WASHINGTON (Reuters) – U.S. Secretary of State Rex Tillerson on Sunday minimized tensions with his boss, President Donald Trump, and brushed aside comments from an influential lawmaker, who compared Trump’s undermining of his top diplomat to a public castration.
“I am fully committed to his objectives. I agree with his objectives. I agree with what he is trying to do,” Tillerson said of Trump on CNN’s ‘State of the Union’ program.
Tillerson’s tenure as secretary of state has been dogged by rumors about rifts with Trump over policy. Earlier this month, Trump undercut Tillerson in a Twitter message, saying the secretary of state was wasting his time trying to negotiate with North Korean leader Kim Jong Un.
Senate Foreign Relations Committee Chairman Bob Corker said Trump’s comments were the equivalent of castrating the secretary in public.
“I checked. I‘m fully intact,” Tillerson said when asked about Corker’s comments on CNN.
Tillerson repeatedly declined to answer a question about a report by NBC News that said the secretary of state had called Trump a “moron” during a private meeting in July with U.S. officials.
The secretary of state accused CNN moderator Jake Tapper of trying “make a game” out of pressing him on the “moron” comment.
“I‘m not playing,” Tillerson said.
Tillerson has often found himself at odds with the president on a range of issues, from withdrawing from the Paris agreement on climate change to North Korea and, at times, Iran, according to current and former U.S. officials and news media reports.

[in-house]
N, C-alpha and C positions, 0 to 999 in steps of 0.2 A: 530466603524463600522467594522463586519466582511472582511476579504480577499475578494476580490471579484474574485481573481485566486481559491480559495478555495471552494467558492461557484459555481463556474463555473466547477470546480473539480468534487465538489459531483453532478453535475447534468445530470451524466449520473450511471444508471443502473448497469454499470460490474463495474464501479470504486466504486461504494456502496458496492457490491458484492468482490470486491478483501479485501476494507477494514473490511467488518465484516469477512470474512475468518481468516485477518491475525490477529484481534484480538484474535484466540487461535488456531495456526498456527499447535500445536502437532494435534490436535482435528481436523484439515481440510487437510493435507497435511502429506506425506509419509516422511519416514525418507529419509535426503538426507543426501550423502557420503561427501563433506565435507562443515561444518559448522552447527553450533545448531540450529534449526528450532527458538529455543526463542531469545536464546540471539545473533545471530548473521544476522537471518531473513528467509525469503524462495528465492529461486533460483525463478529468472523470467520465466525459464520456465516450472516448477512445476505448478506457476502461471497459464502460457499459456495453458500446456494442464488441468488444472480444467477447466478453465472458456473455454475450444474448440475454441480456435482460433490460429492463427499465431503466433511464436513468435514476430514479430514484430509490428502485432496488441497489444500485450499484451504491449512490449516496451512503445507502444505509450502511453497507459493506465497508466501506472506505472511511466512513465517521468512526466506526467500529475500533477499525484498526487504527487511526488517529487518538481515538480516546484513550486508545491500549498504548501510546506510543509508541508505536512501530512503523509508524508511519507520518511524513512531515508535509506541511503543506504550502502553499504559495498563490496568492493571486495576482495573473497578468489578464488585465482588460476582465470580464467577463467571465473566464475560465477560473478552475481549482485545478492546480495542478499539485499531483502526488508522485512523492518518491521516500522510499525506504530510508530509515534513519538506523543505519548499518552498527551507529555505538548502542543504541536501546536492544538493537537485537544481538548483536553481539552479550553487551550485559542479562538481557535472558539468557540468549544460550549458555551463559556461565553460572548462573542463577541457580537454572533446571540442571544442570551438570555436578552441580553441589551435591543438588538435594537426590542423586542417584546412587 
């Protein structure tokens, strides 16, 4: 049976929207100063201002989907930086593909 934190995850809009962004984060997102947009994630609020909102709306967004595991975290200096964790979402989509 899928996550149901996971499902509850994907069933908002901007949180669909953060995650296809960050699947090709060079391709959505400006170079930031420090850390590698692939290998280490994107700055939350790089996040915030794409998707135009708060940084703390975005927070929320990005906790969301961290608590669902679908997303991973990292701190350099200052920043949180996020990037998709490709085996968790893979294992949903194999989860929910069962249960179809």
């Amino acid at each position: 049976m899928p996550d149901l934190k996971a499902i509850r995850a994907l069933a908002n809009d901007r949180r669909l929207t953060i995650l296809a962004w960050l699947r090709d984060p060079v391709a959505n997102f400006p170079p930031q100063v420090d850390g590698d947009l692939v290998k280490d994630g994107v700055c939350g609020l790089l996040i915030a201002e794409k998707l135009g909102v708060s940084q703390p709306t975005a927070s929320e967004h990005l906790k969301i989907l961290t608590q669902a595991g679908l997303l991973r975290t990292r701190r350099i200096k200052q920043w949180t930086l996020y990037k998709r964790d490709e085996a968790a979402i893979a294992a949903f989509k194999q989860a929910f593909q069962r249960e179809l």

Signs of tensions between Trump and Tillerson have raised questions among in foreign capitals about whether the secretary of state speaks for the administration.
Tillerson has batted away rumors that he might resign.
Nikki Haley, the U.S. Ambassador to the United Nations, has been mentioned as a possible replacement to Tillerson should he step down.
She said she was happy being in New York, where the United Nations is based, and said that from what she has observed Trump and Tillerson have a constructive relationship.
“The secretary puts out as many options for the president as he can. He makes a decision, there’s a mutual respect, and they go forward. And so everything that I have witnessed, all was fine,” she said.
Tillerson acknowledged in a separate appearance on CBS’ “Face the Nation” on Sunday that he and the president “don’t agree on everything.”
“Sometimes he changes his mind,” Tillerson said.
“I will work as hard as I can to implement his decisions successfully.”
Reporting by Sarah N. Lynch; additional reporting by Richard Cowan; Editing by Jonathan Oatis